So the other key to all emerging mild IVF programmes is embryo freezing. Clinics still hope to get as many good quality embryos as possible, but only one will be transferred in the first cycle. The rest will be frozen for later transfers if the first is not successful. The very latest freezing technology, known as vitrification, is used which reduces embryos to a glass-like state in just a few seconds; survival rates and IVF results are excellent.
Mild IVF treatment is generally less stressful
But there's also another reason for the growing interest in mild IVF, and that's a wish to lower the stress threshold of IVF and make the whole treatment package more patient-friendly. Infertility and its treatment can be as stressful to some patients as a bereavement or divorce.
Indeed, a study in 1997 showed clearly how levels of anxiety and depression among IVF patients rise as the day of their pregnancy test approaches, and fall dramatically as soon as it's over. Similarly, a 2009 review showed a positive correlation between pre-treatment anxiety and IVF outcome, describing IVF treatment as psychologically demanding. A further 2009 study of reasons for drop-out from IVF programmes found 'treatment burden' cited by 60 per cent of female respondents, with 'relationship strain' and 'poor prognosis' a little behind. A similar study from the USA also found 'stressful organizational care' (assembly-line treatment, ever-changing staff) and 'poor patient-centred care' (lack of empathy, poor listening skills) as the main reasons for drop-out. An important Dutch study from 2007, which compared mild IVF with conventional IVF, found that fewer patients dropped out of the mild programme than from the conventional because of lower stress levels.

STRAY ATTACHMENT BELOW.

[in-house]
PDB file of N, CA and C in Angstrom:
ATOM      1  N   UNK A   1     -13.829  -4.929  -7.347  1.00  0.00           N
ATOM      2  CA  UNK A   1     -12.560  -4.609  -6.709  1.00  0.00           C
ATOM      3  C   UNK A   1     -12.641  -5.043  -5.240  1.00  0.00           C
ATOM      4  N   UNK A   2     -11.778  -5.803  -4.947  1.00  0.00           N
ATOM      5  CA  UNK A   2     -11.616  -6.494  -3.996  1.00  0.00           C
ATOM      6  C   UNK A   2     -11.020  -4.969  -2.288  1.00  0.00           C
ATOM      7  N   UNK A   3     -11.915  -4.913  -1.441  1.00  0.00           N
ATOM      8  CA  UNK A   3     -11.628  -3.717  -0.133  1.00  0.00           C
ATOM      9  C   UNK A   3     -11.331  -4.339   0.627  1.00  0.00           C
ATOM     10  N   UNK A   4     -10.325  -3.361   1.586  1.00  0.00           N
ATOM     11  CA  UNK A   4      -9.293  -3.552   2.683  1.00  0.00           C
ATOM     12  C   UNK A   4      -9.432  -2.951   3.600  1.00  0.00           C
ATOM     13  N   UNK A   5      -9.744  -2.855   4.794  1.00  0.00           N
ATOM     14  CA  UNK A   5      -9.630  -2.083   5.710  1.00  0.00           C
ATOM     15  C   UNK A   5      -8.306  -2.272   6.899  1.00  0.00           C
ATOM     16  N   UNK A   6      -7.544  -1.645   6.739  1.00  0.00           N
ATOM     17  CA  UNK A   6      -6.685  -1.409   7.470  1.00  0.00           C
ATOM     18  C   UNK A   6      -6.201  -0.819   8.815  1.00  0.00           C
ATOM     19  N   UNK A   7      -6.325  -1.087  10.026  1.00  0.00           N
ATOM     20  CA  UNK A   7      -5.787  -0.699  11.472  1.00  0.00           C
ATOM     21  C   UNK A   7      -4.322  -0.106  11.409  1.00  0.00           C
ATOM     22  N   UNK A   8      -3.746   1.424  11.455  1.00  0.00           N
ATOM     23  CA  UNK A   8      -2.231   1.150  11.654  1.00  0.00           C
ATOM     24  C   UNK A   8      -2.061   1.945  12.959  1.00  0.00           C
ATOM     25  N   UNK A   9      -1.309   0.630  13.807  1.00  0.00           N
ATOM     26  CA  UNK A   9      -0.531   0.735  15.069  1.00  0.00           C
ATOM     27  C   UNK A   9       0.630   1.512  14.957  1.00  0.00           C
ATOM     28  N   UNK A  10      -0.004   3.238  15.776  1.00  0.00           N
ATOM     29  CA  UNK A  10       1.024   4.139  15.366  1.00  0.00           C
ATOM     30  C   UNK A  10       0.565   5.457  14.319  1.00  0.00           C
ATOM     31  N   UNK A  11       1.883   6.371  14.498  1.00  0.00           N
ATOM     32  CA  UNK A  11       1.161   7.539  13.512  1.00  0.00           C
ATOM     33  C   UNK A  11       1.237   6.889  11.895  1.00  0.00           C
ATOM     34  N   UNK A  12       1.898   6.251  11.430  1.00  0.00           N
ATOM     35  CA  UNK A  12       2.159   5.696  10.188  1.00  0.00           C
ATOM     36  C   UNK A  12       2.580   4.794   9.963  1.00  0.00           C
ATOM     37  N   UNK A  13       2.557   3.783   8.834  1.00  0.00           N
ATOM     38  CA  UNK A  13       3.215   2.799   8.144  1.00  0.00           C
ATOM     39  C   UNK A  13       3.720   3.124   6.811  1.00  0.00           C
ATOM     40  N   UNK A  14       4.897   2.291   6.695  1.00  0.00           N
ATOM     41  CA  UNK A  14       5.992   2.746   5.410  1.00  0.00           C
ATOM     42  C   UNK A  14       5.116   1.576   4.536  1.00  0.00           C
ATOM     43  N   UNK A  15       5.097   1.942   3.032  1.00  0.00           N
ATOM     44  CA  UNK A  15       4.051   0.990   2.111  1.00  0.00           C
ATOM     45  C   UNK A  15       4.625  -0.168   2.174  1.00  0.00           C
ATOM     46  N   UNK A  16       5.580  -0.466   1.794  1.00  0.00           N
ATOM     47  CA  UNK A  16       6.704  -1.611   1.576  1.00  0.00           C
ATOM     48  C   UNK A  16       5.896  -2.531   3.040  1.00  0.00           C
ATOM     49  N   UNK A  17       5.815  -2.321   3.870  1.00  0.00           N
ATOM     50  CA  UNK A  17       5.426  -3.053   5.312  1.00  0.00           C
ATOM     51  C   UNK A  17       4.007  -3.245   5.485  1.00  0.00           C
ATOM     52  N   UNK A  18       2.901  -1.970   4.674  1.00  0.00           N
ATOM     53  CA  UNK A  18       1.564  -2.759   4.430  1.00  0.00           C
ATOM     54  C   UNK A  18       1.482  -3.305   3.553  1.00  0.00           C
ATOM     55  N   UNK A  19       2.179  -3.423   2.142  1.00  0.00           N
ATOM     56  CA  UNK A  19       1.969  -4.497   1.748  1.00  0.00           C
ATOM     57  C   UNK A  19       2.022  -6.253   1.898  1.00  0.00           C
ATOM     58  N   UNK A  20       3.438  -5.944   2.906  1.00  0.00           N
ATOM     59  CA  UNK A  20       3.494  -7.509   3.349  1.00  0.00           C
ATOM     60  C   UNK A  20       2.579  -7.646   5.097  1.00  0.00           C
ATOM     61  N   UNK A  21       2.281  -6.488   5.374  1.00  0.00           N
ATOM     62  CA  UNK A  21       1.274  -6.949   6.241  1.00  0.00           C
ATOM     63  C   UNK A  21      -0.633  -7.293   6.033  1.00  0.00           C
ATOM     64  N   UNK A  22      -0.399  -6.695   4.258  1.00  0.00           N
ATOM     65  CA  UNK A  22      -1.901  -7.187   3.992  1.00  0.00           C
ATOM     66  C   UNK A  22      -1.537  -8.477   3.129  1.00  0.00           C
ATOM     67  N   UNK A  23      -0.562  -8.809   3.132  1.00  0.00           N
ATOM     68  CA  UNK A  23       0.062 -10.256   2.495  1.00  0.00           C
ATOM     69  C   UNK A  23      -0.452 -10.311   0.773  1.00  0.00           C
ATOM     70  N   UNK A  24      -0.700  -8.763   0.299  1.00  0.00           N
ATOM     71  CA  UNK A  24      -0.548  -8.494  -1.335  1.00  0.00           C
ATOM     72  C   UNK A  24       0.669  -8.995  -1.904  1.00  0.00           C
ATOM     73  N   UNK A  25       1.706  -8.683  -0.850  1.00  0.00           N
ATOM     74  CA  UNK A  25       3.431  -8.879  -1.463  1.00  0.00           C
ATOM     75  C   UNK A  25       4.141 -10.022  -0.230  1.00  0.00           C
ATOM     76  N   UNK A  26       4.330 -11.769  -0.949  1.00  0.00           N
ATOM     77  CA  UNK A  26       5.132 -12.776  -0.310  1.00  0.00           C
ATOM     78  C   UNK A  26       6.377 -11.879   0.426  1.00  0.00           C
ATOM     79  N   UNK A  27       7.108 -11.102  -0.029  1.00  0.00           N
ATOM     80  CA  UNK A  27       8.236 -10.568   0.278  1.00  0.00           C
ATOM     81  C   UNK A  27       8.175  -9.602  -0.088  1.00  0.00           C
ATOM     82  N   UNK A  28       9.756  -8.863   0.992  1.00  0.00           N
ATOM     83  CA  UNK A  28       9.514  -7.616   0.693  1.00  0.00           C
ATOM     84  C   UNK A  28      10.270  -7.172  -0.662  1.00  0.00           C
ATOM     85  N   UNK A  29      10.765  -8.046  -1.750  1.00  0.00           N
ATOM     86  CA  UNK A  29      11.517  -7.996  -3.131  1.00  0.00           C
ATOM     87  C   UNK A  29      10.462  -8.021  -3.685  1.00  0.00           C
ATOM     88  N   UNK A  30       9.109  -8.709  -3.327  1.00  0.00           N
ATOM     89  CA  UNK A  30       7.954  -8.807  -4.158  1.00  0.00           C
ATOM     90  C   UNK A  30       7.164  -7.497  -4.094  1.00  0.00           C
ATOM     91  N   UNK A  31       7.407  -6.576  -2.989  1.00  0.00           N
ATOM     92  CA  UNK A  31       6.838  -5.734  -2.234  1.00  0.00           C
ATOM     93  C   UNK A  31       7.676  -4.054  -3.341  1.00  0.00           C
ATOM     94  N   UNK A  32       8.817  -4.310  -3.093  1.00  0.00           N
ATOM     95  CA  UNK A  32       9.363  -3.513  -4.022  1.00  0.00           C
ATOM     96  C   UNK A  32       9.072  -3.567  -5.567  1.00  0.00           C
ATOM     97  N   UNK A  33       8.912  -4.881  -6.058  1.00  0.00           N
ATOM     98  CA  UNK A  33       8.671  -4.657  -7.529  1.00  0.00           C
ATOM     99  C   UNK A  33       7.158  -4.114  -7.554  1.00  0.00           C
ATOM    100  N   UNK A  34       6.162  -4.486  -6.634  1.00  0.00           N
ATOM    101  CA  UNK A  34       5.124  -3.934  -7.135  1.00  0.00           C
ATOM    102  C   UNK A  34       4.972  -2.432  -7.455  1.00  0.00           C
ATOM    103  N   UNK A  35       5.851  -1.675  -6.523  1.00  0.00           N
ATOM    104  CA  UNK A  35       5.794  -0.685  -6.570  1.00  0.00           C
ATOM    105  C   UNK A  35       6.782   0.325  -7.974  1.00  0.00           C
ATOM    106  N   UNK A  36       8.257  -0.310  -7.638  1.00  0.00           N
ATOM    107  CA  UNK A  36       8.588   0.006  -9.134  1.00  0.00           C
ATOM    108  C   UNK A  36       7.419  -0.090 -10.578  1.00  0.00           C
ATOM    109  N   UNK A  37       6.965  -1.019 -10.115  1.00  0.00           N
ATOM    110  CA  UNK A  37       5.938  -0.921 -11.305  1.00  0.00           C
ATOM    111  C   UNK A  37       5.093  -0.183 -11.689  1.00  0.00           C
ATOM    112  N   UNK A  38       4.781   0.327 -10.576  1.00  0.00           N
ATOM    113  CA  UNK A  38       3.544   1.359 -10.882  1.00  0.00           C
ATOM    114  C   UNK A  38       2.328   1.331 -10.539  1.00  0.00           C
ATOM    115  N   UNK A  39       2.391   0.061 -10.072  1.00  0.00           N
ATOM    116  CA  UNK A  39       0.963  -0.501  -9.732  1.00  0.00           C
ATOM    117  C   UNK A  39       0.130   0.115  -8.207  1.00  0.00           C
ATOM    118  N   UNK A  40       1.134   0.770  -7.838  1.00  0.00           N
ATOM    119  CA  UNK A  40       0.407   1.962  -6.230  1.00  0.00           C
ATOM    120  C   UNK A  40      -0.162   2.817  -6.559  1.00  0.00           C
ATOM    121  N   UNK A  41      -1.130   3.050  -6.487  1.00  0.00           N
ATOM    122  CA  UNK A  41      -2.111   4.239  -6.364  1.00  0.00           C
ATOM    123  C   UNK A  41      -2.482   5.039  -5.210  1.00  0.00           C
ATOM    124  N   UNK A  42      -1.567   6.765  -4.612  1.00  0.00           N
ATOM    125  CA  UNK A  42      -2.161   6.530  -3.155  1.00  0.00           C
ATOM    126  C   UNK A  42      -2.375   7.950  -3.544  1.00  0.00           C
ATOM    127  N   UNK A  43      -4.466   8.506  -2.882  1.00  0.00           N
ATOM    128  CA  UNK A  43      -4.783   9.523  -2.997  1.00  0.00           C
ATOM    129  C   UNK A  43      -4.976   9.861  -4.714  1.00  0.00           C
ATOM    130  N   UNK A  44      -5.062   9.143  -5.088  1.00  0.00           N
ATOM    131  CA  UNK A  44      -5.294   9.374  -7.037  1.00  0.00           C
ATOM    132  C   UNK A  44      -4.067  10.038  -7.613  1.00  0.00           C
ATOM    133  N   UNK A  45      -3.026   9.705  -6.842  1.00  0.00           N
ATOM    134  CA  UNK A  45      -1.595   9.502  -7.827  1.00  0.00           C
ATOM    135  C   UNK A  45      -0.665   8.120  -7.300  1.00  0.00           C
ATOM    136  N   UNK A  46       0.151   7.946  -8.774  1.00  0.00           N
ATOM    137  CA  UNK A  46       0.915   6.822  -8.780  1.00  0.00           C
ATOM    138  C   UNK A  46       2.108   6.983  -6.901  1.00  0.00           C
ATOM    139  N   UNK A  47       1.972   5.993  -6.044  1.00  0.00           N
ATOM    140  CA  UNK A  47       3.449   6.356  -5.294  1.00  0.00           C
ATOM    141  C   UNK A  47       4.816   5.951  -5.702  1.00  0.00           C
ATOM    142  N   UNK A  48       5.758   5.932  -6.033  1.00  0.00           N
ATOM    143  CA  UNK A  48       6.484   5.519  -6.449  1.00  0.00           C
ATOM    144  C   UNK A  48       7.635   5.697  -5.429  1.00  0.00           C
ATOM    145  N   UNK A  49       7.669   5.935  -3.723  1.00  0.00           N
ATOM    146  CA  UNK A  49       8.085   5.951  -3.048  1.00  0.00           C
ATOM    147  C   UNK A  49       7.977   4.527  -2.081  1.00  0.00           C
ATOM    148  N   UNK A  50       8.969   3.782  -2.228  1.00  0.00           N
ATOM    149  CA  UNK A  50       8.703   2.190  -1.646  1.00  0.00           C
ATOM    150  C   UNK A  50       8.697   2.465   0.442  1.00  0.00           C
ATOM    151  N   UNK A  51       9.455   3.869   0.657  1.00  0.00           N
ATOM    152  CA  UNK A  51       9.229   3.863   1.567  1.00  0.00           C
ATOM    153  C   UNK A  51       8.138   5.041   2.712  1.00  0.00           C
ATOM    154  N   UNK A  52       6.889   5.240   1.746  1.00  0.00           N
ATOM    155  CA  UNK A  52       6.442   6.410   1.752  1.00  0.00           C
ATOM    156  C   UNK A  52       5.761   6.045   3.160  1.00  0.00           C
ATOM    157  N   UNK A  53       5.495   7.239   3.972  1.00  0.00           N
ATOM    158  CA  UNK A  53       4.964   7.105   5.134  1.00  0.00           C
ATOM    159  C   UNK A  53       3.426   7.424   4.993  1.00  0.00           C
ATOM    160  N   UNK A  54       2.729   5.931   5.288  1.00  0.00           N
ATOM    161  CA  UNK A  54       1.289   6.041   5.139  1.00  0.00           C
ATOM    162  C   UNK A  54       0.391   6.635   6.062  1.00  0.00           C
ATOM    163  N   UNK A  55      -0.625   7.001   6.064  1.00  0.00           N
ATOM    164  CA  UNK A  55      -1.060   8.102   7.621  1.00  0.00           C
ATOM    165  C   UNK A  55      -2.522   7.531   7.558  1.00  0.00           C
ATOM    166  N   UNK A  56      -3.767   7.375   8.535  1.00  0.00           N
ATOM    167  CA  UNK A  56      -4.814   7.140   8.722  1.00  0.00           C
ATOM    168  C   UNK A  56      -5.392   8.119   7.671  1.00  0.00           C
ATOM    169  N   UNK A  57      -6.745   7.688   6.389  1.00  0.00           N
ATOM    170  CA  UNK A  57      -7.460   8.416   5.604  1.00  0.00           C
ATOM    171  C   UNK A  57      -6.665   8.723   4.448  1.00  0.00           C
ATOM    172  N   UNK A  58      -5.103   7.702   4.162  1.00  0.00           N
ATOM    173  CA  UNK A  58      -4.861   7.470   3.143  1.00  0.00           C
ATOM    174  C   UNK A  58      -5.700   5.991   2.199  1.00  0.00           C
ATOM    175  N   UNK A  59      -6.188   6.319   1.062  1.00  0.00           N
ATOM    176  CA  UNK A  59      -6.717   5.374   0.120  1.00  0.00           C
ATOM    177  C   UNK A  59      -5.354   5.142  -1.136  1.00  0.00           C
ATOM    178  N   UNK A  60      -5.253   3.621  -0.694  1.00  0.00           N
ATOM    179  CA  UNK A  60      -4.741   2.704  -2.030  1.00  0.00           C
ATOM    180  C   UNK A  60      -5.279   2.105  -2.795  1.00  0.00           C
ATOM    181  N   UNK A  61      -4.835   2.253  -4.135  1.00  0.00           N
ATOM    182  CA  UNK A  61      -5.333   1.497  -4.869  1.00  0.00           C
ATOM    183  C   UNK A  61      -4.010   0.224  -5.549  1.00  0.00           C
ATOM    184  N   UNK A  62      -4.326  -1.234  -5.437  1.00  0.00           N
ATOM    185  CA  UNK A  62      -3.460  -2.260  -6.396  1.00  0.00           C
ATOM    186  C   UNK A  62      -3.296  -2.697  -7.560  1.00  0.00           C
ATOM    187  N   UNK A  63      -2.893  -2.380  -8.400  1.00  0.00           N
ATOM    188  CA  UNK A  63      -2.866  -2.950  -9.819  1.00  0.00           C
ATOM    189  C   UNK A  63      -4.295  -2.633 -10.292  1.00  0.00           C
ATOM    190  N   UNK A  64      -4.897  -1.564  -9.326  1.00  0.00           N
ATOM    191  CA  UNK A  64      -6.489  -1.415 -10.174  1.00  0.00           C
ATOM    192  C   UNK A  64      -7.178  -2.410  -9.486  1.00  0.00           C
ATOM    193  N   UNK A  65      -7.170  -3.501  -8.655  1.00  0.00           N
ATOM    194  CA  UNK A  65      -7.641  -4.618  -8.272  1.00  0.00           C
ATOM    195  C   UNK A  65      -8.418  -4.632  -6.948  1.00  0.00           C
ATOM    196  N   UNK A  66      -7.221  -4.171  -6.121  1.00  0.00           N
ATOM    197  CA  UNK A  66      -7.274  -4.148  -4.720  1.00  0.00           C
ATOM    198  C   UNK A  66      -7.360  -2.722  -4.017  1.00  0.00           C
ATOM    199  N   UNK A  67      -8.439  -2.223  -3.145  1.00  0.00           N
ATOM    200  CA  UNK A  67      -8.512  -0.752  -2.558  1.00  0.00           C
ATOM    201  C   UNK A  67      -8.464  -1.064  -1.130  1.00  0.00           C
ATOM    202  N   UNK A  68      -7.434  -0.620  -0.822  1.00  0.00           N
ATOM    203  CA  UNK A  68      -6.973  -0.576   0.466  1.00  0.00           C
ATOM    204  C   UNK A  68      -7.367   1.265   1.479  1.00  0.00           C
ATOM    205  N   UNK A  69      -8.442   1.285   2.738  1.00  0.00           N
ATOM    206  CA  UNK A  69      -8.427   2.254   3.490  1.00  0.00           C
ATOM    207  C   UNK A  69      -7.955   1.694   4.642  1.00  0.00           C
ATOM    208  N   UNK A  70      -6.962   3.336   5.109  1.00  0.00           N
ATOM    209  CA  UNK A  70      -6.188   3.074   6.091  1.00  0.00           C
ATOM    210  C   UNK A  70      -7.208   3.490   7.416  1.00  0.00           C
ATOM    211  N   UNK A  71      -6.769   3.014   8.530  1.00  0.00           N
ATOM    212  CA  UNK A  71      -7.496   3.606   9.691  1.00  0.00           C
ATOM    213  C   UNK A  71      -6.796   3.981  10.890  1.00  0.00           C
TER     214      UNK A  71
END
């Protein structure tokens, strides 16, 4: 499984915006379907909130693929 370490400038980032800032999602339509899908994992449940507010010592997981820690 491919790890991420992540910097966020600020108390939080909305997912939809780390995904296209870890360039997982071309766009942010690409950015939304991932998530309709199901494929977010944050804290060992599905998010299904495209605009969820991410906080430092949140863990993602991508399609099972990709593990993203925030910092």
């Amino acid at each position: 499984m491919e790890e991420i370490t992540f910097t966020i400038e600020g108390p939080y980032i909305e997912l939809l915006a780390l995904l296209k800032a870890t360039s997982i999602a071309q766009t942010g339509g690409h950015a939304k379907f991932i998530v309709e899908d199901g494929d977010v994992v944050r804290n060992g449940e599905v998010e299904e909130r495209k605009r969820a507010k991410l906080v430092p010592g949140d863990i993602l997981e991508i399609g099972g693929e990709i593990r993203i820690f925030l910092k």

Gynecologist Peter Bowen-Simpkins, clinical director of the London Women’s Clinic in Swansea, points out that not every couple is suitable for mild IVF. 'That’s why we must adopt a policy of careful patient selection,' he says, 'to ensure that those joining our mild IVF programme will get the best out of it.' Because the drug doses are lower than in conventional IVF there is a risk of a poor response in some patients, with too few eggs available. 'So our initial investigations will try to assess each patient's ovarian reserve as a guide to response,' he adds.
Individualised IVF treatment
What it all comes down to, of course, is that a one-size-fits-all approach is no longer thought appropriate in IVF, but that treatments are best individualised according to each patient's medical history, age and fertility assessment. What's right for a young healthy patient having her first cycle of IVF may not be best for a woman over 35 with a record of unsuccessful IVF behind her. Mild IVF might suit the former, but not the latter. Similarly, couples whose infertility is a result of the male partner's sperm problems (and who are having ICSI) may also benefit from a mild approach.
In the Dutch clinical trial noted above, 404 IVF patients were randomised to either a mild protocol or a more conventional one. Over a 12-month study period, live birth rates were comparable in each group - 43.4 per cent for the mild strategy and 44.7 per cent for the conventional. The investigators indicated that the results justified a change of emphasis in measuring outcome - from pregnancy rates per transfer to a more relevant full-term live birth.